A plaque has been unveiled for two Northern Ireland firefighters who died in the line of duty. The plaque was unveiled close to the 51st anniversary of their deaths, on Sunday, 20 November 2022.
Leonard McCartney and Lexie Wylie were killed when the building they were fighting a fire in, the Meville Hotel on Foyle Street, Derry/Londonderry, collapsed onto them.
A message sent to the fire service control room shortly after said ‘no action for rescue is possible as all upper floors collapsed without warning’ and that ‘all five floors and attics severely damaged by fire… Leading Fireman McCartney and Leading Fireman Wylie were last seen in the ground floor corridor at the front of the building.’
It took 17 hours for the bodies to be located and removed from the rubble of Melville Hotel.
The plaque was unveiled at the location where the incident took place on 21 November 1971.
Leading Fireman Leonard McCartney was 42 years of age and lived in Violet Street. He had been a firefighter based in Northland Road Fire Station for 20 years and was survived by his wife Mary and three children Audrey, Robert and Alan.
Leading Fireman Lexie Wylie was 35 years old and had been in the fire service for 14 years, also serving at Northland Road Fire Station. He lived with his mother and sister at their family home in Galliagh.
Both have been described in the order of service for the unveiling as ‘popular and valued members of the team of firefighters who protected their local community day and night through those dark and dangerous times’.
The Fire Brigades Union’s Red Plaque Scheme commemorates all firefighters who have lost their lives in the line of duty.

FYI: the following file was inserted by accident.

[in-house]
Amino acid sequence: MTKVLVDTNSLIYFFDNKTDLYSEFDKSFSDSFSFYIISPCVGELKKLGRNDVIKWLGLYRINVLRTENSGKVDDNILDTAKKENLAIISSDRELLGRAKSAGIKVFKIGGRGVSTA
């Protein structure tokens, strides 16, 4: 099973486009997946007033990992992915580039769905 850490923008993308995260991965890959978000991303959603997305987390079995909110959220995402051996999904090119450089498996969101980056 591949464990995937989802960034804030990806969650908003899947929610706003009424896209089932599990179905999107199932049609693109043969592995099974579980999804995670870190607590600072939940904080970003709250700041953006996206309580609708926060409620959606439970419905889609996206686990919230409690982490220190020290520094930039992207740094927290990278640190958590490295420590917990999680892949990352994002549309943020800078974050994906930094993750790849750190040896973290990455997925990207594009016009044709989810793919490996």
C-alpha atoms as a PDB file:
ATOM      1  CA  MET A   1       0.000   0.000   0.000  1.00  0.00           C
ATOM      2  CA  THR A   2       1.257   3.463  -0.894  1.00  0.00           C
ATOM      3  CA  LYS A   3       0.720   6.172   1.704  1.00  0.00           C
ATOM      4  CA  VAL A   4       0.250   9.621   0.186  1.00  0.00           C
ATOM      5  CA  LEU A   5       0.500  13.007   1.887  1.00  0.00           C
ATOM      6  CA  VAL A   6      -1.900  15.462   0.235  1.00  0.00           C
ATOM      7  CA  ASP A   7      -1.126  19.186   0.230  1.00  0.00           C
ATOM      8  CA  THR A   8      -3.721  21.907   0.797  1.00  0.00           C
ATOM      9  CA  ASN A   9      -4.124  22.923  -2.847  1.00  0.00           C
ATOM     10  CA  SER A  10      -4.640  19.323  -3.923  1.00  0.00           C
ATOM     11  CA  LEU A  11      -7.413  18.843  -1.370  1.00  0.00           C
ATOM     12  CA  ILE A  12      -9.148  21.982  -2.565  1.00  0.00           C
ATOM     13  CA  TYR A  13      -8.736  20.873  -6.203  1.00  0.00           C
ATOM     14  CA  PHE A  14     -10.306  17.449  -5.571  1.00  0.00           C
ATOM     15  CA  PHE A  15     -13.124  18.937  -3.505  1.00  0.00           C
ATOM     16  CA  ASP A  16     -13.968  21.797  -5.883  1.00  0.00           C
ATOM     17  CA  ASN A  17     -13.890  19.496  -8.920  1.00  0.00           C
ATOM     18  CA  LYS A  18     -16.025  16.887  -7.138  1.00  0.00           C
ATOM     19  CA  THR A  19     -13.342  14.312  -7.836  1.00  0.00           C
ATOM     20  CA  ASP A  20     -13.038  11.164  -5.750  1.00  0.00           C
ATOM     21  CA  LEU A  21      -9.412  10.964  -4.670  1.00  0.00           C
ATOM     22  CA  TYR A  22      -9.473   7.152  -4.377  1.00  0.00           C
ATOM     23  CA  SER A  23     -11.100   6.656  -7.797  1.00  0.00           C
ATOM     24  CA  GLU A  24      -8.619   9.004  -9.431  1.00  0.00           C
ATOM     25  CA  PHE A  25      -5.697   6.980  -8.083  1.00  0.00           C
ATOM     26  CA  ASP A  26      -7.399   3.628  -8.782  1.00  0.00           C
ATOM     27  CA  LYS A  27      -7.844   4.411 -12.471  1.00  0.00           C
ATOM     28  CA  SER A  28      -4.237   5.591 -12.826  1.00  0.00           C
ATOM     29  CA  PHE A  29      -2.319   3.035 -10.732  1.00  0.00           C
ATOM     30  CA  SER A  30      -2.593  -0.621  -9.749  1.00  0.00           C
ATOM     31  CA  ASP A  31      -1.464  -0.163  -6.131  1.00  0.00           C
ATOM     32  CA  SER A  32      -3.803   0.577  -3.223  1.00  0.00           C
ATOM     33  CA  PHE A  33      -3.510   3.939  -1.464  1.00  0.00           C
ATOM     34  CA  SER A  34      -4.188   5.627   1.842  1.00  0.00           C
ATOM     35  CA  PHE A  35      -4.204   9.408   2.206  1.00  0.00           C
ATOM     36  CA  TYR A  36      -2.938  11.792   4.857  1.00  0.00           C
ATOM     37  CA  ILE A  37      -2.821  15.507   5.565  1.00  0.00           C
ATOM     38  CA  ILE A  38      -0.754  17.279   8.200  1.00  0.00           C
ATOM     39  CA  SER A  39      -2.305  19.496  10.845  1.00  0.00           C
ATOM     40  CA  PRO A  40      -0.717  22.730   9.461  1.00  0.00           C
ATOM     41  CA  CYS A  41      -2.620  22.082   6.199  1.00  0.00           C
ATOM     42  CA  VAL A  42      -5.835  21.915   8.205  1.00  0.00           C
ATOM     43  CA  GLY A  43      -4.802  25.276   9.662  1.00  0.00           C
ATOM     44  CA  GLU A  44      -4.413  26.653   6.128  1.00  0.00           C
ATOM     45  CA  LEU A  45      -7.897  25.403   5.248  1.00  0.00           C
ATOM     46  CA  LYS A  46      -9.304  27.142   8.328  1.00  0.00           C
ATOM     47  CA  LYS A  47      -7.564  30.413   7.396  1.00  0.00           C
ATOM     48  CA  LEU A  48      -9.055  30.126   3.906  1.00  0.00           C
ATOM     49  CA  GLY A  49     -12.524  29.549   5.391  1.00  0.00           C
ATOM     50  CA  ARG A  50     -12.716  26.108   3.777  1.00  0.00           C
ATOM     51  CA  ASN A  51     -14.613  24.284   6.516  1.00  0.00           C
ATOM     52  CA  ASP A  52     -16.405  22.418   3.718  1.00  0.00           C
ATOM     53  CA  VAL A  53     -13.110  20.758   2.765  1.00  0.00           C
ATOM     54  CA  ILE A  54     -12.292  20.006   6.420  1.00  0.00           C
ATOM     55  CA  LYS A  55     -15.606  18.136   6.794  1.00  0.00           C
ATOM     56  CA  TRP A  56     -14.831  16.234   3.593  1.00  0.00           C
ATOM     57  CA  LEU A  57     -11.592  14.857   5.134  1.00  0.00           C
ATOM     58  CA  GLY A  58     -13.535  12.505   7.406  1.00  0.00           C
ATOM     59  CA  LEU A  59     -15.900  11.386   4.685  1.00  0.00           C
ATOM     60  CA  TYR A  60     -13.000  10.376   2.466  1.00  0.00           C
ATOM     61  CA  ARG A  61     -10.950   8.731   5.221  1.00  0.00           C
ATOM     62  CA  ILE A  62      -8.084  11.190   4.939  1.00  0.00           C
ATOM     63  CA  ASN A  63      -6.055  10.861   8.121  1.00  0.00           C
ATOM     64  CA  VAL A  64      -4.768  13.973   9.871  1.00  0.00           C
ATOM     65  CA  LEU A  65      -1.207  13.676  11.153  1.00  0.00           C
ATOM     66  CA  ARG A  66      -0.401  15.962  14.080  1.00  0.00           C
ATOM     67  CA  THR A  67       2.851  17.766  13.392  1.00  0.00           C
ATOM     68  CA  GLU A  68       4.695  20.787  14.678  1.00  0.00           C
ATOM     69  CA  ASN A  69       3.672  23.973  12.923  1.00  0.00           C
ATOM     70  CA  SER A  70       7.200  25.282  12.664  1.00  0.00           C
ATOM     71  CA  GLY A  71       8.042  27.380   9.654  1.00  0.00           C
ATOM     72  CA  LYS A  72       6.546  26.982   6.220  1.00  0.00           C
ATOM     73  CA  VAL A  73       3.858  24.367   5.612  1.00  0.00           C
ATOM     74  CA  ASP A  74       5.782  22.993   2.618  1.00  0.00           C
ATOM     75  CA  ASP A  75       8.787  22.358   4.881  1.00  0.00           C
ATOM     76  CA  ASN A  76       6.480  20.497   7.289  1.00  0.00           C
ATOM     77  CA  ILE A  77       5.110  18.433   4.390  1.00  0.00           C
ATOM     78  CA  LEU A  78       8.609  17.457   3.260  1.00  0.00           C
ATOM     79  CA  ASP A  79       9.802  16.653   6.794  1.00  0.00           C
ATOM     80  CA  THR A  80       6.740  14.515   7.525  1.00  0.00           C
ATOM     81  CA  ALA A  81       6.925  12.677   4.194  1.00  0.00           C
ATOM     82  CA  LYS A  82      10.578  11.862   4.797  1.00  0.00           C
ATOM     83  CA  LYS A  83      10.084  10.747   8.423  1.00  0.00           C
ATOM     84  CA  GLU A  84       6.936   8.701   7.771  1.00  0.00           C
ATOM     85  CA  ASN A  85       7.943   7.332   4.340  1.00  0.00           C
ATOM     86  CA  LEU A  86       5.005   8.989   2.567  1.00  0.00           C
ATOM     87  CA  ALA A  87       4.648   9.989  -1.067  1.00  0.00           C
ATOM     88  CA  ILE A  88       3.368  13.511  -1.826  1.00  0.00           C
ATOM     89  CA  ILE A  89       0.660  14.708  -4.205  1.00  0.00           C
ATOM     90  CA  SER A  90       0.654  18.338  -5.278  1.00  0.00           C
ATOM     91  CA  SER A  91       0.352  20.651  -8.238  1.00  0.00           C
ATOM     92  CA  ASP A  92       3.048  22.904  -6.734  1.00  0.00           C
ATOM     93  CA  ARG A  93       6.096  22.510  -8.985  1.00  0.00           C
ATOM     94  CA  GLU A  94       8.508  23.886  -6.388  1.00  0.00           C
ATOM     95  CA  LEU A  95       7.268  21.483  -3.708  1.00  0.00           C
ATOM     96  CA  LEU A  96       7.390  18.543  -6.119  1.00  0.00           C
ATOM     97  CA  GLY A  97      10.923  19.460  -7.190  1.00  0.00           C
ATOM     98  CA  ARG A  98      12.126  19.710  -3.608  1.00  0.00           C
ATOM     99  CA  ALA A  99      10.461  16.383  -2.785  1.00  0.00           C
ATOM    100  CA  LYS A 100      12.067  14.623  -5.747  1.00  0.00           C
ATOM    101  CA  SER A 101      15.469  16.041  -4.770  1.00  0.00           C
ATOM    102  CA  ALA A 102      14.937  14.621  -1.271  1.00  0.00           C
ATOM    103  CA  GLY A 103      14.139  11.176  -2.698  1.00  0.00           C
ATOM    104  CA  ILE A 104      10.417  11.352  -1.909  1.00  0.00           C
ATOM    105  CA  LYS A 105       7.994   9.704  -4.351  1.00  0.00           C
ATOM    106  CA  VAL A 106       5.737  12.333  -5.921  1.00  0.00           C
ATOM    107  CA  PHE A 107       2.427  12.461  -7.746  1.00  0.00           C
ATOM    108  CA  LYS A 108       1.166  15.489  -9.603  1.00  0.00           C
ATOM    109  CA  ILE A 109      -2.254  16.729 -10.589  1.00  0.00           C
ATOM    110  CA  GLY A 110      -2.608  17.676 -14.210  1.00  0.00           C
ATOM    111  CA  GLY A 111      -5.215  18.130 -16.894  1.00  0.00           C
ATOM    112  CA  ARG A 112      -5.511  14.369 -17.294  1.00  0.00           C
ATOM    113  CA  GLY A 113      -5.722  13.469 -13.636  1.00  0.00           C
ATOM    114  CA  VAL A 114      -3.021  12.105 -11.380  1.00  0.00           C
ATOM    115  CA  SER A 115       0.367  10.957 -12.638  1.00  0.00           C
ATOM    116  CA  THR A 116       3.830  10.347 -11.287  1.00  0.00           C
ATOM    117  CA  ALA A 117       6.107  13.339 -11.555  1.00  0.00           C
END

Jim Quinn, FBU executive council member for Northern Ireland, said: ‘Leonard McCartney and Lexie Wylie were firefighters who did everything they could do to serve their communities for years. They fought fires and carried out rescues during a very dangerous period in our country. They carried out their duties with real bravery and lost their lives in a huge and tragic incident. It is absolutely vital that we remember them and their contributions across their time in the fire and rescue service. This plaque will go a long way to ensuring that that happens.’
Matt Wrack, FBU general secretary, said: ‘The FBU’s Red Plaque Scheme places plaques for firefighters who lost their lives in the line of duty as close to the place of the incident as possible. It is vital that history is remembered in the spaces it was lived. Doing that ensures that the community can really understand what happened. Mr McCartney and Mr Wylie were by all accounts extraordinarily brave firefighters who worked in a very difficult time for their communities. It is a privilege for the union to have a part in ensuring that they and what they did are remembered.’
The Red Plaque Scheme is fully funded by proceeds from the weekly Firefighters 100 Lottery which has been able to create several Plaques each year since it began in 2017. Over time, as supporters of the Lottery continues to grow, more Red Plaques can be placed at the heart of communities affected by firefighter fatalities.